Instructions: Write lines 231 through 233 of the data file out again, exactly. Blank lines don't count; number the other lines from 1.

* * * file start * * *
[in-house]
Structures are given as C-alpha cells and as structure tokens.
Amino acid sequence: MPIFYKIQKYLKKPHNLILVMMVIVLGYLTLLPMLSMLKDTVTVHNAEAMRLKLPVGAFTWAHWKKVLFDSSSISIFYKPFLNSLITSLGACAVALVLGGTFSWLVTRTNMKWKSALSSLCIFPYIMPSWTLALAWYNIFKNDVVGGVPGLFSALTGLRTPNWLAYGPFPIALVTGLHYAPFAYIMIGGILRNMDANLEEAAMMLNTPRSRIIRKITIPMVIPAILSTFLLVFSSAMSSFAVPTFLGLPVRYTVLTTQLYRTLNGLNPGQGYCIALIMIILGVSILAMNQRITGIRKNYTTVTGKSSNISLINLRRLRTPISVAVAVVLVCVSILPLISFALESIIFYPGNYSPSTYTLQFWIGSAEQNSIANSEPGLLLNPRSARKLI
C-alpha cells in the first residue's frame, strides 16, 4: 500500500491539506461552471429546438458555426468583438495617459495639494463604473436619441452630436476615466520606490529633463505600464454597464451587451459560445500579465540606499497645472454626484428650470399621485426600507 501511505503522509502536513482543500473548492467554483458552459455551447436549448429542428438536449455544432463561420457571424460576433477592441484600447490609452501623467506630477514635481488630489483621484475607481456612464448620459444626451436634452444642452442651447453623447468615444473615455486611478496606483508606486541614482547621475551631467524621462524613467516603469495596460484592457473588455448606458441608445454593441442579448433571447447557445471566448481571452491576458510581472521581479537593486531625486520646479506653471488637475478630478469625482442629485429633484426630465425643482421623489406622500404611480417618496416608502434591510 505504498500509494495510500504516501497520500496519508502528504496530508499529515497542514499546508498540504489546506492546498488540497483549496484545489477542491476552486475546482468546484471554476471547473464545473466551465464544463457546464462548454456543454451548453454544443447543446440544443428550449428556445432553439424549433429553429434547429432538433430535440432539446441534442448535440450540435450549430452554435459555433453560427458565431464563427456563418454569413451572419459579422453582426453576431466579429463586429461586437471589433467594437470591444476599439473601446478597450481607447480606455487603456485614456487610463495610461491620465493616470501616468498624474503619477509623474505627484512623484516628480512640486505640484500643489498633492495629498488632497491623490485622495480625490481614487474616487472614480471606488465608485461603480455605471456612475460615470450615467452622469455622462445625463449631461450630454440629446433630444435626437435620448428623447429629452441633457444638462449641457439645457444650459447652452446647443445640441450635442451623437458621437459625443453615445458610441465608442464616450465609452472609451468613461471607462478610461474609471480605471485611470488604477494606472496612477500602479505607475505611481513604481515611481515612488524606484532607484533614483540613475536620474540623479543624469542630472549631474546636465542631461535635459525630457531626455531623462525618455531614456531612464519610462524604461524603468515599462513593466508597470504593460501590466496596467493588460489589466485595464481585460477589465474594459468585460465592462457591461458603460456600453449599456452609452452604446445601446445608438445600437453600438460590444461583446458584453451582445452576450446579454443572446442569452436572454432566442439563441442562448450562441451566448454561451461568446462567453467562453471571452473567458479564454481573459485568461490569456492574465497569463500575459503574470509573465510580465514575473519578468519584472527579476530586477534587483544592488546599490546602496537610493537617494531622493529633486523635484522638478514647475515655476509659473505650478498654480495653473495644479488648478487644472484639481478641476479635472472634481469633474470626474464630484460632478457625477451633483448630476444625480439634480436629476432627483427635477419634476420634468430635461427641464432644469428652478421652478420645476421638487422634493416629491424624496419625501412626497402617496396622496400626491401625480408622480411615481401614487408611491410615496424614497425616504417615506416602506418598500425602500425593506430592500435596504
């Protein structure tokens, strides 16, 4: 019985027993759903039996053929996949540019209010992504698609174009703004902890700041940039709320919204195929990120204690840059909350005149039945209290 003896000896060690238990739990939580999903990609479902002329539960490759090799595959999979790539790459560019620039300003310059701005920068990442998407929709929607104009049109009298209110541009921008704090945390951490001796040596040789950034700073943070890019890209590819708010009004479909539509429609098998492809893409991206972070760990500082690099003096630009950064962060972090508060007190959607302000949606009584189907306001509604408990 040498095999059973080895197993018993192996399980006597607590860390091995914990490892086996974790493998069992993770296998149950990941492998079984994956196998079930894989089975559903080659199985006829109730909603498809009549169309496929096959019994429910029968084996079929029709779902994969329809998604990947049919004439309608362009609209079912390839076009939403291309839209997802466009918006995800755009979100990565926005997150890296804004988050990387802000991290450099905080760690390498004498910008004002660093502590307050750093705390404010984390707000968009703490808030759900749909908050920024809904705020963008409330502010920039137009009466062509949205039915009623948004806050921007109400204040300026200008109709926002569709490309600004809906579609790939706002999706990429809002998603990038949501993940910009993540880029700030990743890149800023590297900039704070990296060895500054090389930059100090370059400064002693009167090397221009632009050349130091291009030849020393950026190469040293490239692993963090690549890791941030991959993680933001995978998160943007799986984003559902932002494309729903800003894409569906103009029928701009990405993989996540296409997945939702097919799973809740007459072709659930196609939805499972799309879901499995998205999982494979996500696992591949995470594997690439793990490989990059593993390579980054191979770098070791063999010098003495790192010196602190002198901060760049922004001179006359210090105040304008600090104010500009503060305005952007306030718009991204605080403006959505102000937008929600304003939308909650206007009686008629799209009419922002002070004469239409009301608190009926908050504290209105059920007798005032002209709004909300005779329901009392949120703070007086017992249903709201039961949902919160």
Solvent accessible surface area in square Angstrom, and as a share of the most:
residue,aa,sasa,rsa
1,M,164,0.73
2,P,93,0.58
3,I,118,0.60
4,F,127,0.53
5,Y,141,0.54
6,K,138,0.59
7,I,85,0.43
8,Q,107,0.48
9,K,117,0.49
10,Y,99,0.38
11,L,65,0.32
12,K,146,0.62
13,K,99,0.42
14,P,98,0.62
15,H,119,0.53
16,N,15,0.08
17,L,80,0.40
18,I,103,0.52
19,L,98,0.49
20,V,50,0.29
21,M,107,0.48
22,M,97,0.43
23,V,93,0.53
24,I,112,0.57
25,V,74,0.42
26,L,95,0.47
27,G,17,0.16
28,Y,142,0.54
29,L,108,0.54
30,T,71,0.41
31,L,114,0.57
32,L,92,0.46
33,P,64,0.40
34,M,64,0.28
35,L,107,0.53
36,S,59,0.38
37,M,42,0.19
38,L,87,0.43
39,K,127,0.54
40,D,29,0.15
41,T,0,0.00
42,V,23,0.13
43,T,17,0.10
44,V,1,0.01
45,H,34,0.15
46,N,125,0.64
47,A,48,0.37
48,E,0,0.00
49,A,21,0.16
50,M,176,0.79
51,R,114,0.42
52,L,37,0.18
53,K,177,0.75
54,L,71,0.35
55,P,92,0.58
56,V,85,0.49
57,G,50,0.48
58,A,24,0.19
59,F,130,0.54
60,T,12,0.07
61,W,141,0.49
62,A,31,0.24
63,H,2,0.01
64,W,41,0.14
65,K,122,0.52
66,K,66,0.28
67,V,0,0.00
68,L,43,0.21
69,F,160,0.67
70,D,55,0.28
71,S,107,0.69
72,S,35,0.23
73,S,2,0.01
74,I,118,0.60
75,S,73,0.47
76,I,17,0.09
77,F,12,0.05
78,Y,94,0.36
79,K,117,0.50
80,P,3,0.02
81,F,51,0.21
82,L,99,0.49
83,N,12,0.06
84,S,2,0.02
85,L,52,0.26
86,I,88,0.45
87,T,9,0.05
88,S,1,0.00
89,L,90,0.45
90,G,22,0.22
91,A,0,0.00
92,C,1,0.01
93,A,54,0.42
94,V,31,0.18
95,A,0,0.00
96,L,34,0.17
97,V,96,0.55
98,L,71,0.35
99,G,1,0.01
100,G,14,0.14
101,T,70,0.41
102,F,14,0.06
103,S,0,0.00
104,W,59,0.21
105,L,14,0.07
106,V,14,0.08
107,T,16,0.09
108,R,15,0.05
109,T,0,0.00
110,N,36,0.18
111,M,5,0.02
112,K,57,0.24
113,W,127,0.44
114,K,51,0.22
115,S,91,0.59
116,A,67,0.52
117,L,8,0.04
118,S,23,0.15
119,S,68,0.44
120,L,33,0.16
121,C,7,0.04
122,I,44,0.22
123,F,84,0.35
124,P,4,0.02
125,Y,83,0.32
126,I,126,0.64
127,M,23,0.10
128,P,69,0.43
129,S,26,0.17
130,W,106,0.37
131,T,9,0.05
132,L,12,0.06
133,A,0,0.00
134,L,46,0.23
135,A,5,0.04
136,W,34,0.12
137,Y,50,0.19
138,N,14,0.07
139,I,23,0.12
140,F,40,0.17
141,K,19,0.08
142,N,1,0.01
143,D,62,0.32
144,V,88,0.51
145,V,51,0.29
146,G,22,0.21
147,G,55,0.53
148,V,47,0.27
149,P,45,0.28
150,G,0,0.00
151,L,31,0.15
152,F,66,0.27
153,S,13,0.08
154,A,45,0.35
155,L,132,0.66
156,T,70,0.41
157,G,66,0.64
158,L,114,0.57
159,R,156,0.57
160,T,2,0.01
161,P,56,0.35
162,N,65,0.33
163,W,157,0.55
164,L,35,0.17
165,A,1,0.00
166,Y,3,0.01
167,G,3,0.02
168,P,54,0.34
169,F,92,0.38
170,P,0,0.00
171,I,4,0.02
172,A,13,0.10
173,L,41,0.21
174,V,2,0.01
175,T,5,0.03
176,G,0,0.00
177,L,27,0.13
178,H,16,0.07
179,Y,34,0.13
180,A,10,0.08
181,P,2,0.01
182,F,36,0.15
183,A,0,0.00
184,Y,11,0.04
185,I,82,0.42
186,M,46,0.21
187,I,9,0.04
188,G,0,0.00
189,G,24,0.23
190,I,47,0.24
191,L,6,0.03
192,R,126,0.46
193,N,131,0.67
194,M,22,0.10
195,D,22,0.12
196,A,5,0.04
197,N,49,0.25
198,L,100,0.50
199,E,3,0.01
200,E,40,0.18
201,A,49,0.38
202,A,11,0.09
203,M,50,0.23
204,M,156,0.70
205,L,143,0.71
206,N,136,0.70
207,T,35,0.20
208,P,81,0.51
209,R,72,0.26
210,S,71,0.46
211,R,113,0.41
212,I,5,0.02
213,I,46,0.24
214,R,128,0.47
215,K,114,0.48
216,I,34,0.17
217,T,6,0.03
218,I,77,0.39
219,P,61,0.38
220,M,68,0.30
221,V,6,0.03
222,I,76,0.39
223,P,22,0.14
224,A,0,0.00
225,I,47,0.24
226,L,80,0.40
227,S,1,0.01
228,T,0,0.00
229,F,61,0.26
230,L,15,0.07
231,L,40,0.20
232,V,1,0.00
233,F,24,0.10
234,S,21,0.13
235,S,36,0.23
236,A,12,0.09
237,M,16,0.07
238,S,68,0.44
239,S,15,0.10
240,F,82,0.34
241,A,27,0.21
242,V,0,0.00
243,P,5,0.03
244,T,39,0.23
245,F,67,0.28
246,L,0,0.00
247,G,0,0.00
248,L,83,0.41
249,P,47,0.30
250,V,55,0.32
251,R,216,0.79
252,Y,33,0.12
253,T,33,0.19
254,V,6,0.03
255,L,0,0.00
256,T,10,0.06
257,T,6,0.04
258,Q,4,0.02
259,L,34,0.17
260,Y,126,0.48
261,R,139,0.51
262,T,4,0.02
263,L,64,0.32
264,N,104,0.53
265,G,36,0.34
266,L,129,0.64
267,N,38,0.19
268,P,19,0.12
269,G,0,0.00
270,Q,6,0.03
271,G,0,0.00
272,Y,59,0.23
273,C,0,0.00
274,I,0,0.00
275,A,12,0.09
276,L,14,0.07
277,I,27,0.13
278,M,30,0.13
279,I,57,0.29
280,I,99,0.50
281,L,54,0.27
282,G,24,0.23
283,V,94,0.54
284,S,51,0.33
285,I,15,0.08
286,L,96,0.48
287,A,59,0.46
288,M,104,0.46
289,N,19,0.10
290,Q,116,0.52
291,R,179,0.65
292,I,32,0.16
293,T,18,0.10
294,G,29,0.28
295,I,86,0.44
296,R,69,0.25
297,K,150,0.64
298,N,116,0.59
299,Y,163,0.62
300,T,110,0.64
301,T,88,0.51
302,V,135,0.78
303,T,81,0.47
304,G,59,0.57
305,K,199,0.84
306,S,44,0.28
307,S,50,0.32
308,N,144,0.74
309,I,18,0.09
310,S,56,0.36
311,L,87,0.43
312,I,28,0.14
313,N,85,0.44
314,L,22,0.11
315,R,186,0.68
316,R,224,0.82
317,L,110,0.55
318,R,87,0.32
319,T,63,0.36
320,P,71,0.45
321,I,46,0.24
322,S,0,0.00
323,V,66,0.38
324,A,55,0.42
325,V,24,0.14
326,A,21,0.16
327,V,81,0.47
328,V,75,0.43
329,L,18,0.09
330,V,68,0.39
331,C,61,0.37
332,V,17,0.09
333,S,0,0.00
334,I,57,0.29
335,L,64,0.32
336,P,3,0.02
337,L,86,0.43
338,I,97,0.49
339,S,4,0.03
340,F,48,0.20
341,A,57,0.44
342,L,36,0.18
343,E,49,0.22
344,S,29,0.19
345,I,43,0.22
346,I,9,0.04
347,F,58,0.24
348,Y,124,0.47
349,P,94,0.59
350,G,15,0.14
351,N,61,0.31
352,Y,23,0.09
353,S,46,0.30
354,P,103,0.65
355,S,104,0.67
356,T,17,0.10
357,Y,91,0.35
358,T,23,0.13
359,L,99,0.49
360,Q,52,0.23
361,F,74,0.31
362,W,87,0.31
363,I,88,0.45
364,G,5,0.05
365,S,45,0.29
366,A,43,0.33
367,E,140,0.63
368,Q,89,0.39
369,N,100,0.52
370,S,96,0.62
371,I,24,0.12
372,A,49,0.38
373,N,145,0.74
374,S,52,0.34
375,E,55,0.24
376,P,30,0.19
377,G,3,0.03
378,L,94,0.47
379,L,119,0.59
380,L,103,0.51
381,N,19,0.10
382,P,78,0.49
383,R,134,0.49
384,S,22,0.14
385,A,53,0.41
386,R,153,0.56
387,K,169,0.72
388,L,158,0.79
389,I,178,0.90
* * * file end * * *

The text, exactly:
224,A,0,0.00
225,I,47,0.24
226,L,80,0.40